MAKING THE SHIFT: Normalising a Quantitative Culture in Fixed Income


By Carl James, Global Head of Fixed Income Trading, Pictet


Quant-driven trading has been around for years, so it’s nothing new, but the pace of change is accelerating as more and more trading desks are adopting this type of trading.

Why is this the case? Regulation is forcing traders to be much more focused on delivering evidence of best execution. The phrase that best encapsulates this is, “show your work”. The standard for evidence is higher and it now has to be predicated on data. At the same time, developments in technology mean data processing is cheaper and data capture is easier. Finally, the people element is changing. The next generation of traders entering our industry is data savvy and knows how to use the data to inform their trading decisions.

The challenge facing many buy-side trading desks is how to effectively integrate these new tools and methodologies while retaining the accrued expertise and time-built relationships already present on the desk.


While there are clear benefits to quantitative methods, no one would reasonably suggest a head of trading make personnel decisions for an entire desk based exclusively on technological proficiency. The need for quantitative thinking depends on the asset class, geography, business mix and other factors. As a head of trading, you need people on the desk that have relationships and market knowledge, but you also need the right blend of people who understand datadriven tools or can write code themselves, in order for the entire (continued from previous page) desk to trade more effectively.

At Pictet Asset Management, we are making this transition across the front office. We are offering Python programming courses and at a recent offsite, almost everyone in attendance had done this course, including senior people. Rather than just segmenting the dealers to be the hub of data, it has become a cultural element of the whole front office. We work closely on this transition with the portfolio managers and analysts, who are also increasingly data savvy.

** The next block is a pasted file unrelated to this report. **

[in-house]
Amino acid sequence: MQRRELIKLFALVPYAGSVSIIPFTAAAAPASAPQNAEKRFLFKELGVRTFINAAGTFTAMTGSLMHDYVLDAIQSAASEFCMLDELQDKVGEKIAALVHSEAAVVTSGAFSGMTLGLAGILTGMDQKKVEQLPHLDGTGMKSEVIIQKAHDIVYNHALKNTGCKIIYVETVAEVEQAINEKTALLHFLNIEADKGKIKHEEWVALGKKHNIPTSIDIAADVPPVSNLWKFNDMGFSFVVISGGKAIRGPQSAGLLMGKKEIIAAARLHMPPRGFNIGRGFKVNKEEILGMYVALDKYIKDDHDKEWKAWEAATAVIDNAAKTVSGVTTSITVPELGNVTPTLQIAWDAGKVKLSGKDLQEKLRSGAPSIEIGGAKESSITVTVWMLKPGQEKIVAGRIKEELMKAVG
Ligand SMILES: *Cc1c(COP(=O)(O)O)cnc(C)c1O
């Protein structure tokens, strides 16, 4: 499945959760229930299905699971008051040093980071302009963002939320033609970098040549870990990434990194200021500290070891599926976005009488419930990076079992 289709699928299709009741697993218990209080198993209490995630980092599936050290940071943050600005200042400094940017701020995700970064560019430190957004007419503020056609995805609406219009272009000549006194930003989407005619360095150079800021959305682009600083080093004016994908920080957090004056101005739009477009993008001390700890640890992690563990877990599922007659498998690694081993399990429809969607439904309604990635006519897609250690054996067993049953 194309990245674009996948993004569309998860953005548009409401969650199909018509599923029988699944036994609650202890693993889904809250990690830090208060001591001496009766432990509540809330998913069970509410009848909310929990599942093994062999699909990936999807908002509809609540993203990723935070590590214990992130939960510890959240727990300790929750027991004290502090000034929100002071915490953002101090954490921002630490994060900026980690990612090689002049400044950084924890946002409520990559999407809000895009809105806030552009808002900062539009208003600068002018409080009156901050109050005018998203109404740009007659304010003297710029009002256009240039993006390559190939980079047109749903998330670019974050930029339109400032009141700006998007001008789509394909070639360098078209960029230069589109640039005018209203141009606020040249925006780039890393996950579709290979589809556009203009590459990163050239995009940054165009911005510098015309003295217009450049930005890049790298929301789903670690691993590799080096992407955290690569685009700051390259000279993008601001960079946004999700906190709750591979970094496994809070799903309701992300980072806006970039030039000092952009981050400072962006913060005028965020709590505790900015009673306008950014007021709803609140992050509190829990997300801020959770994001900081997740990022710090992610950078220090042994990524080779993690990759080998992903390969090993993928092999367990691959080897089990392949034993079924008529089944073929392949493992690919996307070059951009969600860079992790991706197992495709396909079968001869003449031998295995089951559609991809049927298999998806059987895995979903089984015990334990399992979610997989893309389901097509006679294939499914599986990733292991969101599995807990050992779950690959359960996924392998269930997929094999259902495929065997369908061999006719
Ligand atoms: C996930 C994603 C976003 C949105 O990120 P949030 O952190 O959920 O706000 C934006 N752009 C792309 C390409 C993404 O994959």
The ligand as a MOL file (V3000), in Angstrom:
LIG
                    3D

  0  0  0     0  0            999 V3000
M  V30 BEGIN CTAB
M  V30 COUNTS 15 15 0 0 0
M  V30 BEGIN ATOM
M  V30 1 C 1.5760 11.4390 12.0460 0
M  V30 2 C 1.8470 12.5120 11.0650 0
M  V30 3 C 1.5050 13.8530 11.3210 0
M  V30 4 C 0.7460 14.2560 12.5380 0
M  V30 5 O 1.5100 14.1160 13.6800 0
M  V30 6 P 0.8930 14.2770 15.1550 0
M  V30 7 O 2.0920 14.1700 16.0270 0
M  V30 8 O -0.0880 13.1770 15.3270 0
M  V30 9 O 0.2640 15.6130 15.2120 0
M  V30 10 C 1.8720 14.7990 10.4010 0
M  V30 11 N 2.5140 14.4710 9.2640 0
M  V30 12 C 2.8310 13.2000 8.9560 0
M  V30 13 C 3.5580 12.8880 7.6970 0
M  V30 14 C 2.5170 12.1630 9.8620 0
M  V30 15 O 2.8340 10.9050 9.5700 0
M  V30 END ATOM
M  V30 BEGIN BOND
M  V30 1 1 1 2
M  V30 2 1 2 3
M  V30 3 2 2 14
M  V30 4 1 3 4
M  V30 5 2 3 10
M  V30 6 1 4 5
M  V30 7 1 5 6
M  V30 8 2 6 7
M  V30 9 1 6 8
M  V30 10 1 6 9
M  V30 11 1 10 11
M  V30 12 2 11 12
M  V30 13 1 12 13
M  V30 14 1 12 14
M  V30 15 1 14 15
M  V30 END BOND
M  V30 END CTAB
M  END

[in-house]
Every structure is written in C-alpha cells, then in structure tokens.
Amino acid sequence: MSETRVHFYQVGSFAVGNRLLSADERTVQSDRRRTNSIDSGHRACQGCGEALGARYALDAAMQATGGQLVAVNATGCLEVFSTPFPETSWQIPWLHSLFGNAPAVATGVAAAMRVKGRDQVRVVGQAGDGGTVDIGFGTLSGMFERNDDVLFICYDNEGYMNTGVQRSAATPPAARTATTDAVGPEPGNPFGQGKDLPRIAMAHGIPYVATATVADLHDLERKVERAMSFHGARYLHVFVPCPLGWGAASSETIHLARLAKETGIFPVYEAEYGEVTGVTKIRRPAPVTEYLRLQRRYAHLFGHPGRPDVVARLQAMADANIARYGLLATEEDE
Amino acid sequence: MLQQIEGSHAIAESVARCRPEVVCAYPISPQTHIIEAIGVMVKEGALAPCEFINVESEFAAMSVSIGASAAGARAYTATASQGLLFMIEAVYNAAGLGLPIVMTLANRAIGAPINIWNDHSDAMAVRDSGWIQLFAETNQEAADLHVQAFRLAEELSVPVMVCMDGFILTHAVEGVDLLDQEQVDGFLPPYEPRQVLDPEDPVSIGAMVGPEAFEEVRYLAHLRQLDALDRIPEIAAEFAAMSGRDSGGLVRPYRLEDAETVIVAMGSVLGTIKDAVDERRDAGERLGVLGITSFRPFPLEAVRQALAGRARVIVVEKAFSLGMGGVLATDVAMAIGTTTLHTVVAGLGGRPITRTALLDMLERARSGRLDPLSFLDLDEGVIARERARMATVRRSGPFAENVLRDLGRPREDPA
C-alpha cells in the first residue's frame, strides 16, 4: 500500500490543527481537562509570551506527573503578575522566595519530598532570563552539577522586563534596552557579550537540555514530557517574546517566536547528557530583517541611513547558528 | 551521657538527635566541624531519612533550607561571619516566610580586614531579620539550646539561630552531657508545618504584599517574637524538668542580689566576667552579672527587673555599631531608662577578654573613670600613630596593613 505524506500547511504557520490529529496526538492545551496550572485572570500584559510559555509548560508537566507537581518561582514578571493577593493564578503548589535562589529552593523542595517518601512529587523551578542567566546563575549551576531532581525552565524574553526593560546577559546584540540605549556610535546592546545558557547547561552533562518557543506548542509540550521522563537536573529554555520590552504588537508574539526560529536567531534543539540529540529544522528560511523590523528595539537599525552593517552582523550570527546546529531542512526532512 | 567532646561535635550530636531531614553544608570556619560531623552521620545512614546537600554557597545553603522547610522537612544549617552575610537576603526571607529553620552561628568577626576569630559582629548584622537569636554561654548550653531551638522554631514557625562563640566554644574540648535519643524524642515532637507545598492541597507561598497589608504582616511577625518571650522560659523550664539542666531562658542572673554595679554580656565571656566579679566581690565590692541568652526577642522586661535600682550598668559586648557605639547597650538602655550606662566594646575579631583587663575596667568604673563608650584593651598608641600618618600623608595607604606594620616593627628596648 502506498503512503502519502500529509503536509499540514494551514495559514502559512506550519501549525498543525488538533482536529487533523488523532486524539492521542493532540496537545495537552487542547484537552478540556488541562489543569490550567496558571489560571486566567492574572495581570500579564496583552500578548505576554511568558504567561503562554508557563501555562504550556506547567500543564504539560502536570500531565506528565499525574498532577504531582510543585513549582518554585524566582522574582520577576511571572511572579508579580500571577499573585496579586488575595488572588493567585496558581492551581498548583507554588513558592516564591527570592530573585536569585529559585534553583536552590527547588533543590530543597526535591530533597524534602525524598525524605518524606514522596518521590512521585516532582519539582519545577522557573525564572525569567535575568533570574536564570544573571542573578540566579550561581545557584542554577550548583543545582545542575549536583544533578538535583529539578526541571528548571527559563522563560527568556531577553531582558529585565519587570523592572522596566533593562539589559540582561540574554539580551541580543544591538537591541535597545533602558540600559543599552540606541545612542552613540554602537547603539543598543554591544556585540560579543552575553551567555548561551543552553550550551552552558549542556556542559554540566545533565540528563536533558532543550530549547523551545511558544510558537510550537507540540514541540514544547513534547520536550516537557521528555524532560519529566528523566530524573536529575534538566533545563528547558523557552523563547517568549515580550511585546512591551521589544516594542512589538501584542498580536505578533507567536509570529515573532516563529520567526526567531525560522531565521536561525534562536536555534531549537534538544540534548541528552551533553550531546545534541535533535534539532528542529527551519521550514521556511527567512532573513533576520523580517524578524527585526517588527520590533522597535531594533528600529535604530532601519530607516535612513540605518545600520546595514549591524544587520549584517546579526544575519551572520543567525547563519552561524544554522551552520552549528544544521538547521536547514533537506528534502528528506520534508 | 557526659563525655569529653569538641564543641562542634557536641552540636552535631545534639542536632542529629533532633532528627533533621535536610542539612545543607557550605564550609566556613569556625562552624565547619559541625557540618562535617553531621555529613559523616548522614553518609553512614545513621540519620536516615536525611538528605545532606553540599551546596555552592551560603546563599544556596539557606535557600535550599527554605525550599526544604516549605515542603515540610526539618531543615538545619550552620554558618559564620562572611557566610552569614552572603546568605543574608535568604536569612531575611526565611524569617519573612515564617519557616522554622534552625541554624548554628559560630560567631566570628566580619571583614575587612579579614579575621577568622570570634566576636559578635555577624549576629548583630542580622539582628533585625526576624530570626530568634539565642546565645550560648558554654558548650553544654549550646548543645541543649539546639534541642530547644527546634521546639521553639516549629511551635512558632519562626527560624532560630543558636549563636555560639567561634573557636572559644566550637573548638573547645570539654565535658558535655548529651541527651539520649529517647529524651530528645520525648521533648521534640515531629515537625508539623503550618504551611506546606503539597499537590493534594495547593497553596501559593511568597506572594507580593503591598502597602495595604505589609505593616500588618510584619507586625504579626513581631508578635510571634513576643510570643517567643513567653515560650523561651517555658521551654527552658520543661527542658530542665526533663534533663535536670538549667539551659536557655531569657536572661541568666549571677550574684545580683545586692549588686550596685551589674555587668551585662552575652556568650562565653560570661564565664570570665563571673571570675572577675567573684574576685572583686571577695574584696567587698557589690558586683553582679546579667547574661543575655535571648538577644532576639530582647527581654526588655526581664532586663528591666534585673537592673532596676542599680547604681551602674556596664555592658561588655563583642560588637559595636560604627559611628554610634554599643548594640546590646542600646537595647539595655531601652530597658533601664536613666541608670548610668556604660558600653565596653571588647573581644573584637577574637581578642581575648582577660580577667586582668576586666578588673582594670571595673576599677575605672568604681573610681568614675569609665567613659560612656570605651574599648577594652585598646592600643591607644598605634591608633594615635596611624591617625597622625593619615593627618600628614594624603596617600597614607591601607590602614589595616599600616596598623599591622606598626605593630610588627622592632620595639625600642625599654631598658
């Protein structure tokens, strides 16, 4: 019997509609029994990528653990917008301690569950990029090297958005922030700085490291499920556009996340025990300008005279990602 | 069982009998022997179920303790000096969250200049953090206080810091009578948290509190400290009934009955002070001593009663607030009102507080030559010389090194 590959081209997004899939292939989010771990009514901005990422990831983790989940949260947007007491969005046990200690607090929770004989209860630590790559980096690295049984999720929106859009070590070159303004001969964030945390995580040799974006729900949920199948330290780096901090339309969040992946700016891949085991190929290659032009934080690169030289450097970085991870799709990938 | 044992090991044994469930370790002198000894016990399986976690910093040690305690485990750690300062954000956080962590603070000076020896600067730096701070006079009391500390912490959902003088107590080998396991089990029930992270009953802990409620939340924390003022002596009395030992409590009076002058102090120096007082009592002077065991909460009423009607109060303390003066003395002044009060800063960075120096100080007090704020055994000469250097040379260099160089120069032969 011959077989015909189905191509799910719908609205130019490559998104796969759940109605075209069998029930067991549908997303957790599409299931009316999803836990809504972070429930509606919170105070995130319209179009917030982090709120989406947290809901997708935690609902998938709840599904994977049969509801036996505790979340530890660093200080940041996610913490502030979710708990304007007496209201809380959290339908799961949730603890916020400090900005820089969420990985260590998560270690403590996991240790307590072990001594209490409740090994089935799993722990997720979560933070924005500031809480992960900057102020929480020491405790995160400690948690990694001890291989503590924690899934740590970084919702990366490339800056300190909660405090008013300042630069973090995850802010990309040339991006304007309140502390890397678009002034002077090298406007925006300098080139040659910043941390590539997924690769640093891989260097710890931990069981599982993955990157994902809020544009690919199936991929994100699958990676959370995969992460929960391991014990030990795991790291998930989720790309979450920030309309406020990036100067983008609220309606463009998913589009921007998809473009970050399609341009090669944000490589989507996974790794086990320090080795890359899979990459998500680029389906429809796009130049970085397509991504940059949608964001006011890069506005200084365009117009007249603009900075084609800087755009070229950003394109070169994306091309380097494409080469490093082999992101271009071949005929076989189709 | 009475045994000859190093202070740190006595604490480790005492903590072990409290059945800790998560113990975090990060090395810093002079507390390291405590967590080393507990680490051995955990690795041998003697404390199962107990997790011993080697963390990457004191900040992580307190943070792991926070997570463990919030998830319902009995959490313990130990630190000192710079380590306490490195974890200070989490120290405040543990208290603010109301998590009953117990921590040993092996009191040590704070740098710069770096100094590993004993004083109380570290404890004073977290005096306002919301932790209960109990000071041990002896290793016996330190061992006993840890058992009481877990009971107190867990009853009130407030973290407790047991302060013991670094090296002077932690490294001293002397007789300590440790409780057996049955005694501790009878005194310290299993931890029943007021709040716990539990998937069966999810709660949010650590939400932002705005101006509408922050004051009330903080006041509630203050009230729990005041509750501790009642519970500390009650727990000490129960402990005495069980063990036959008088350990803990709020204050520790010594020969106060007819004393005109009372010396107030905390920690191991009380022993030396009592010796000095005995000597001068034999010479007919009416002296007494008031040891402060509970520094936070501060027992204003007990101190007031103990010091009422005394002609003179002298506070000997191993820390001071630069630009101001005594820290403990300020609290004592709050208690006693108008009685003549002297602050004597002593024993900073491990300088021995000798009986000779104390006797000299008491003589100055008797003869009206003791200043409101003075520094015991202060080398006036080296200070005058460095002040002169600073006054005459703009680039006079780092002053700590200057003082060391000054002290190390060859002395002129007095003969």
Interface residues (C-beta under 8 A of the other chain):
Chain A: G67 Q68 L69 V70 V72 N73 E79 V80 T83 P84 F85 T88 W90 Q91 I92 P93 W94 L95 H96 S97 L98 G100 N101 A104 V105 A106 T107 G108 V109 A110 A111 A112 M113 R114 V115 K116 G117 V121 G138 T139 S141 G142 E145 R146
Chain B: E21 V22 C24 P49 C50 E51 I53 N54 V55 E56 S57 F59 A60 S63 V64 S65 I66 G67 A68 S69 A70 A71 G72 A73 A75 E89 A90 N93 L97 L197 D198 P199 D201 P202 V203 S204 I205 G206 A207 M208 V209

It is important to have people on the desk that are able to communicate this new type of additional information to the rest of the team. To do that, we must first ensure they have the tools to pull out that data as well as the data, itself, to analyse and make conclusions from. When you have people who are and are not data savvy, people from each group will come at a challenge from different angles, and the sum of the parts is more than the whole. The person who knows markets can bring their historical experience and the person with the data brings quantitative analysis, and in combination, it is quite powerful.


Cultural change is always difficult, but you can make it less difficult based on how you approach it. As an industry and as a firm, we had to make changes based on MIFID II, but we challenged ourselves to ask how we could turn that into an advantage. Suddenly, this adoption of quantitative tools required for best execution reporting became a soft message. The firm as a whole took a much broader approach to encourage quantitative and digital thinking. We had townhalls looking at digitisation and printing less, not just for environmental reasons, but to encourage the usage of digital tools. Anecdotally, we can see the impact. When we recently moved offices, we were given physical storage space that’s still empty because the desk now stores materials digitally.

We are also looking for new ways to replace traditional spreadsheets with a more robust solution and remove spreadsheets entirely from our organization. We now use a commercial platform to look at data, which enabled us to completely revamp our broker review process as well as how we do internal presentations. I no longer send presentations, I just present with live data because I can manipulate it and veer off as the audience needs with live examples.